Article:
Dear reader, (pause)
In answer to your questions,
1. I use the library. 2. I use electronic databases. 3. I never consult with a reference librarian. 4. I find out about new resources by googling then
Pregnant, this Internet is too much
disgust on the verge of the sublime
a reaction to an object's quantitative greatness
demonstrating the inadequacy of our senses
reminds us, helpfully, of the importance of "ideas of reason."
That is, puts us in our place.
That is, there is both a moment of attraction and revulsion towards the disgusting object as a result of its aesthetic qualities.
The three art projects collected here are visual interpretations of the library's always almost infinite spirit.
Card Catalog (1)
Card Catalog (2)
Card Catalog (3)
Card Catalog (4)
Libraries are buildings filled with books. Or, more famously, Borges: "The universe (which others call the Library) is composed of an indefinite and perhaps infinite number of hexagonal galleries, with vast air shafts between, surrounded by very low railings."
Books can burn.
\ Libraries can burn.
A library means not having to own everything you know (a method of offloading memory to the environment).
The world is all that is in my library. Everything that does not fit into my library is not noticed and is therefore not part of my world. However, there are items (ideas, paintings, theories, people, etc. ) that would fit into categories close to those categories which are in my library. Those items create new categories for themselves. These new items expand my library and as a by-product they expand what my definition of the world consists of; they expand what I am willing to see.
The library is outside of us. It is not (entirely) our responsibility.
The first library: = 5,000 years ago (30,000 clay tablets).
Plutarch claims that J. Caesar accidentally burned the library at Alexandria down (in 48 B.C. ) when he set fire to the Egyptian ships that were desperately trying to disrupt his system of maritime communication: the moral: burn knowledge to prevent the disruption of communication.
Number of libraries in America: 9,214.
Number of items in the Library of Congress: 142 million.
The Library of Congress was founded when Congress purchased Thomas Jefferson's personal library of 6,487 books for $23,950 ("there is in fact no subject to which a member of Congress may not have occasion to refer"). It later burnt (1851). It is on display now. The burnt volumes are represented by plastic spacers.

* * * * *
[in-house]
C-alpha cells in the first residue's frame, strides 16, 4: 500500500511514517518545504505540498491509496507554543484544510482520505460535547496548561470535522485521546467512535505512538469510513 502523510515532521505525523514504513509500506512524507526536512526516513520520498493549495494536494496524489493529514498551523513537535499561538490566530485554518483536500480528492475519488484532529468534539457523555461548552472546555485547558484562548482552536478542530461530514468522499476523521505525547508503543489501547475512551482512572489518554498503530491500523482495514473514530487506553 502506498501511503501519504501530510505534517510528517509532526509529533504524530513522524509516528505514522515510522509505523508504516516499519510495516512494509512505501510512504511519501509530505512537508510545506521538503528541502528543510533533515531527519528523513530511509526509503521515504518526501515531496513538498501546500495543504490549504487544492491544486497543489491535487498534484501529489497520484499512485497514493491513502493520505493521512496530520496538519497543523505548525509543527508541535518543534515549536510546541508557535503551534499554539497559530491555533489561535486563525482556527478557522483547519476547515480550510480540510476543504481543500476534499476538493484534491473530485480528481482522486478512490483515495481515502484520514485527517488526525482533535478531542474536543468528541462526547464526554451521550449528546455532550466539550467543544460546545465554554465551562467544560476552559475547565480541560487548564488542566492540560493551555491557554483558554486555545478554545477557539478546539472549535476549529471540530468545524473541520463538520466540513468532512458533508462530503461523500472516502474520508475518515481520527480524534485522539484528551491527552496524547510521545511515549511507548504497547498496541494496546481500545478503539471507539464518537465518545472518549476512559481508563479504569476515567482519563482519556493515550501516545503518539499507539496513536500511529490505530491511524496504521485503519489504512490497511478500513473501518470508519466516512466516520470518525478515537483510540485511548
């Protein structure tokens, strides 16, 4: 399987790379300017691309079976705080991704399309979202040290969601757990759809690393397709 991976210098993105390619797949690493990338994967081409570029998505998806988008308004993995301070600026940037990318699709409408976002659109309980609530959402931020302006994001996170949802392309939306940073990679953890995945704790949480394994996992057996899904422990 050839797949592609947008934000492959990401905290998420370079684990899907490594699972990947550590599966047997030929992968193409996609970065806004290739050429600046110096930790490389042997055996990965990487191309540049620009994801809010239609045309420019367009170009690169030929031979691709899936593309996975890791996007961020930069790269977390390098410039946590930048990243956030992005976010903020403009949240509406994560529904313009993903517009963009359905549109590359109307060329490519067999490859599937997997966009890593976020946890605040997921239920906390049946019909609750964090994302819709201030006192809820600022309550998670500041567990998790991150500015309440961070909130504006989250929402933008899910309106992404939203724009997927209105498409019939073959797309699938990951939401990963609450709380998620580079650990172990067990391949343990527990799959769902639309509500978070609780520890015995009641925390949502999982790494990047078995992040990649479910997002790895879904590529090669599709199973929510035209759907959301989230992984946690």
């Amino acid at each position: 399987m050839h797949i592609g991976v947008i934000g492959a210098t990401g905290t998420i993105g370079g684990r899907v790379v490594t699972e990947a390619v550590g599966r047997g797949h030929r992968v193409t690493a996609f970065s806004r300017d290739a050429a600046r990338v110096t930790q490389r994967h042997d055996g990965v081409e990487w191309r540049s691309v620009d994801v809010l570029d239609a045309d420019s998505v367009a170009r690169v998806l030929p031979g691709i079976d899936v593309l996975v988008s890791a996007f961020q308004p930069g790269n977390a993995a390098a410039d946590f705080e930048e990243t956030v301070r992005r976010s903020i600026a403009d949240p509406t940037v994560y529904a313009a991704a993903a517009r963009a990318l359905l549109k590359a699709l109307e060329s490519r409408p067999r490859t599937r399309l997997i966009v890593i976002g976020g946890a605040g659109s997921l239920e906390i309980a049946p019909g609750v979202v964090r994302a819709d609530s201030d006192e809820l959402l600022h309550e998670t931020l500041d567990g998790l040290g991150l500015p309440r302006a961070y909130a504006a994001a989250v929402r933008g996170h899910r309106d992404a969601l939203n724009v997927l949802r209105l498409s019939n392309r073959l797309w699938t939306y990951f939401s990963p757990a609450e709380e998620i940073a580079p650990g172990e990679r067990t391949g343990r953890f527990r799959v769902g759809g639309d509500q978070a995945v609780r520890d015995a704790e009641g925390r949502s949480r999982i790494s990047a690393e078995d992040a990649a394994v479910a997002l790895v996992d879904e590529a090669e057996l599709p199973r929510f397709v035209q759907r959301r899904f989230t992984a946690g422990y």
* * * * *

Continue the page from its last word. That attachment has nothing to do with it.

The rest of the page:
When you get new books you have to alter the labels (e.g. crossed out Dewey Decimal Codes at the end of the aisle. Thank God they aren't bronze numbers constantly being cast and recast to conform with the will of the latest batch of books).
Books still have size. They are not pure knowledge, only represent it.
If you start with the size you'll have more luck. What is important will change. It's like sifting, refreshing the bundle.
Jacques Derrida: "The archivization produces as much as it records the event. This is also our political experience of the news media." That is, we have to catalog in order to archive. It is a violent act to shove a book into a genre. It is a bloody foot waiting for a prince.
The Library of Congress receives 22,000 new items each day. It cannot keep everything. It cannot be expected to. (They add about 10,000 items each day).
The history of libraries is filled with ashes.
'Library' is derived from the Latin 'Librariium' meaning bookcase and is further derived from the "the inner bark of trees," probably a derivative of the Proto-Indo European *leub(h)- meaning "to strip, to peel." Thus, what we rely upon to hold it all for us is derived from the peeling of knowledge down to a slender stick. These sticks have burned by now.
We don't have to go to a library to go to the library. It's all online. Or it will be. There will be no reason to go to the library save for the warmth and the Internet. ("In Brantley County, Georgia, library computer usage was up 26 percent in the last quarter" (2008).)
The archive is moving closer and closer to being within, but there is too much for it to complete the journey into our inner eye. We can offload everything, but not our personal catalogue, which is constantly getting more complicated.
Obsolescence is another form of burning.
we keep what we know there
it passes through our hands as we know it
we note what it is
we write down what it is
we put it next to other things that are like it
what it is like expands what it is like
we don't know what it is not like
it expands into what it is not like
we keep what we do not know there
Searching Through (1)
Searching Through (2)
Searching Through (3)
Searching Through (4)
The Great Debate:
"A man's library is a sort of harem."
Ralph Waldo Emerson
"A library is but the soul's burial-ground. It is the land of shadows."
Henry Ward Beecher